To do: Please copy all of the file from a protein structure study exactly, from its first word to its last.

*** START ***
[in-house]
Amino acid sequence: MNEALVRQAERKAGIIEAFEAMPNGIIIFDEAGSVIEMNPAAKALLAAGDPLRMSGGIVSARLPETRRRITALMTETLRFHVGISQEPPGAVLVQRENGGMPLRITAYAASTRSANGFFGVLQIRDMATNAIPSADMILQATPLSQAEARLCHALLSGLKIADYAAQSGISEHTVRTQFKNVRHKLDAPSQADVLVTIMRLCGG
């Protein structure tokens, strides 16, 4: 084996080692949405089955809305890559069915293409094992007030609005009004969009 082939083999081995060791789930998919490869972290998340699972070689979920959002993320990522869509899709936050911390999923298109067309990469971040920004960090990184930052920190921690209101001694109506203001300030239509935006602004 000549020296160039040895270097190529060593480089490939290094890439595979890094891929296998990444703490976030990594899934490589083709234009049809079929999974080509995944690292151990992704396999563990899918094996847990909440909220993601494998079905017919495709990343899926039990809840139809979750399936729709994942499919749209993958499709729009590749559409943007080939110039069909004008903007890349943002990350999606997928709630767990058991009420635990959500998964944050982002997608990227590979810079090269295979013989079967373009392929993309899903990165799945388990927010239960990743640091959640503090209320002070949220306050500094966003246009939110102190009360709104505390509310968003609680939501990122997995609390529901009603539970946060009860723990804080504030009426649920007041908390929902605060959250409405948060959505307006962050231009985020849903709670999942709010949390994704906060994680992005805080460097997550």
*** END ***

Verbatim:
[in-house]
Amino acid sequence: MNEALVRQAERKAGIIEAFEAMPNGIIIFDEAGSVIEMNPAAKALLAAGDPLRMSGGIVSARLPETRRRITALMTETLRFHVGISQEPPGAVLVQRENGGMPLRITAYAASTRSANGFFGVLQIRDMATNAIPSADMILQATPLSQAEARLCHALLSGLKIADYAAQSGISEHTVRTQFKNVRHKLDAPSQADVLVTIMRLCGG
């Protein structure tokens, strides 16, 4: 084996080692949405089955809305890559069915293409094992007030609005009004969009 082939083999081995060791789930998919490869972290998340699972070689979920959002993320990522869509899709936050911390999923298109067309990469971040920004960090990184930052920190921690209101001694109506203001300030239509935006602004 000549020296160039040895270097190529060593480089490939290094890439595979890094891929296998990444703490976030990594899934490589083709234009049809079929999974080509995944690292151990992704396999563990899918094996847990909440909220993601494998079905017919495709990343899926039990809840139809979750399936729709994942499919749209993958499709729009590749559409943007080939110039069909004008903007890349943002990350999606997928709630767990058991009420635990959500998964944050982002997608990227590979810079090269295979013989079967373009392929993309899903990165799945388990927010239960990743640091959640503090209320002070949220306050500094966003246009939110102190009360709104505390509310968003609680939501990122997995609390529901009603539970946060009860723990804080504030009426649920007041908390929902605060959250409405948060959505307006962050231009985020849903709670999942709010949390994704906060994680992005805080460097997550």